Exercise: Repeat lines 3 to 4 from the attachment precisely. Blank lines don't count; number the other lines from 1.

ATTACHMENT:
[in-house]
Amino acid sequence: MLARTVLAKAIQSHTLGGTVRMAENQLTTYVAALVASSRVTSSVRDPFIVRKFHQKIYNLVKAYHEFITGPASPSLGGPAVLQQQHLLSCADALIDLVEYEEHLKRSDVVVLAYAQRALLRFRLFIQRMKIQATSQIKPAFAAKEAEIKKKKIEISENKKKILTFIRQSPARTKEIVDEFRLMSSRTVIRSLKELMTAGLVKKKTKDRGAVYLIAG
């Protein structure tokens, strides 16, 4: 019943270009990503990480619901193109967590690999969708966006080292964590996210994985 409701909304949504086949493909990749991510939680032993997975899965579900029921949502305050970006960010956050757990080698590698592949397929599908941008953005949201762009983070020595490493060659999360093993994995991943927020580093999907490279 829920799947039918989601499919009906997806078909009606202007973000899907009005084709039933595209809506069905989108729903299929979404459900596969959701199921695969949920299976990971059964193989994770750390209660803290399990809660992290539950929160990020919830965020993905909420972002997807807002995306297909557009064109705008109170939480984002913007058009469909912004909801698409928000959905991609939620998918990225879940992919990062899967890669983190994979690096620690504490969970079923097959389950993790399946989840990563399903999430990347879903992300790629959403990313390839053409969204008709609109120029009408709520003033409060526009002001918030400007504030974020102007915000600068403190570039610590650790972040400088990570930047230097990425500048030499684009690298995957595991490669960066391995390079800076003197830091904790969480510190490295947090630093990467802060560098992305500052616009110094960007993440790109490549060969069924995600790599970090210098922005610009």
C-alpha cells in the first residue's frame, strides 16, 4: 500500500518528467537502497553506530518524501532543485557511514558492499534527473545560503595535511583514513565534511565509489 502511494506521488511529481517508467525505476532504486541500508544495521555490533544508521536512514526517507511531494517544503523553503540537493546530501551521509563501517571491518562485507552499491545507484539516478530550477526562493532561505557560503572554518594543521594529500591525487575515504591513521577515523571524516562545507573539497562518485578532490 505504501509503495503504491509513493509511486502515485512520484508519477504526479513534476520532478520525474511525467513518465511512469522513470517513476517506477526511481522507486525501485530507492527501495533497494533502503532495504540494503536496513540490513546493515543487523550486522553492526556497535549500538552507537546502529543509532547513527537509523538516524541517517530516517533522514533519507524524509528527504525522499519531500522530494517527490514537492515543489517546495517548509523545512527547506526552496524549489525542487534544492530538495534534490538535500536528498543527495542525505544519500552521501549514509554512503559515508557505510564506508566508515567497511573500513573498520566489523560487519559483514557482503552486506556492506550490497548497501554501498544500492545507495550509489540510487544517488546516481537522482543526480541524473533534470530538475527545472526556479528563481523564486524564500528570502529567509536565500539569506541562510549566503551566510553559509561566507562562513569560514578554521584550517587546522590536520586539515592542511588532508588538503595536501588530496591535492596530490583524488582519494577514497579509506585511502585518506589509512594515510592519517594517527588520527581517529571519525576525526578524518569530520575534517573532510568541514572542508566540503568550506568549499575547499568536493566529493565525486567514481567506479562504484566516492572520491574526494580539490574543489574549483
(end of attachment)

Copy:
């Protein structure tokens, strides 16, 4: 019943270009990503990480619901193109967590690999969708966006080292964590996210994985 409701909304949504086949493909990749991510939680032993997975899965579900029921949502305050970006960010956050757990080698590698592949397929599908941008953005949201762009983070020595490493060659999360093993994995991943927020580093999907490279 829920799947039918989601499919009906997806078909009606202007973000899907009005084709039933595209809506069905989108729903299929979404459900596969959701199921695969949920299976990971059964193989994770750390209660803290399990809660992290539950929160990020919830965020993905909420972002997807807002995306297909557009064109705008109170939480984002913007058009469909912004909801698409928000959905991609939620998918990225879940992919990062899967890669983190994979690096620690504490969970079923097959389950993790399946989840990563399903999430990347879903992300790629959403990313390839053409969204008709609109120029009408709520003033409060526009002001918030400007504030974020102007915000600068403190570039610590650790972040400088990570930047230097990425500048030499684009690298995957595991490669960066391995390079800076003197830091904790969480510190490295947090630093990467802060560098992305500052616009110094960007993440790109490549060969069924995600790599970090210098922005610009």
C-alpha cells in the first residue's frame, strides 16, 4: 500500500518528467537502497553506530518524501532543485557511514558492499534527473545560503595535511583514513565534511565509489 502511494506521488511529481517508467525505476532504486541500508544495521555490533544508521536512514526517507511531494517544503523553503540537493546530501551521509563501517571491518562485507552499491545507484539516478530550477526562493532561505557560503572554518594543521594529500591525487575515504591513521577515523571524516562545507573539497562518485578532490 505504501509503495503504491509513493509511486502515485512520484508519477504526479513534476520532478520525474511525467513518465511512469522513470517513476517506477526511481522507486525501485530507492527501495533497494533502503532495504540494503536496513540490513546493515543487523550486522553492526556497535549500538552507537546502529543509532547513527537509523538516524541517517530516517533522514533519507524524509528527504525522499519531500522530494517527490514537492515543489517546495517548509523545512527547506526552496524549489525542487534544492530538495534534490538535500536528498543527495542525505544519500552521501549514509554512503559515508557505510564506508566508515567497511573500513573498520566489523560487519559483514557482503552486506556492506550490497548497501554501498544500492545507495550509489540510487544517488546516481537522482543526480541524473533534470530538475527545472526556479528563481523564486524564500528570502529567509536565500539569506541562510549566503551566510553559509561566507562562513569560514578554521584550517587546522590536520586539515592542511588532508588538503595536501588530496591535492596530490583524488582519494577514497579509506585511502585518506589509512594515510592519517594517527588520527581517529571519525576525526578524518569530520575534517573532510568541514572542508566540503568550506568549499575547499568536493566529493565525486567514481567506479562504484566516492572520491574526494580539490574543489574549483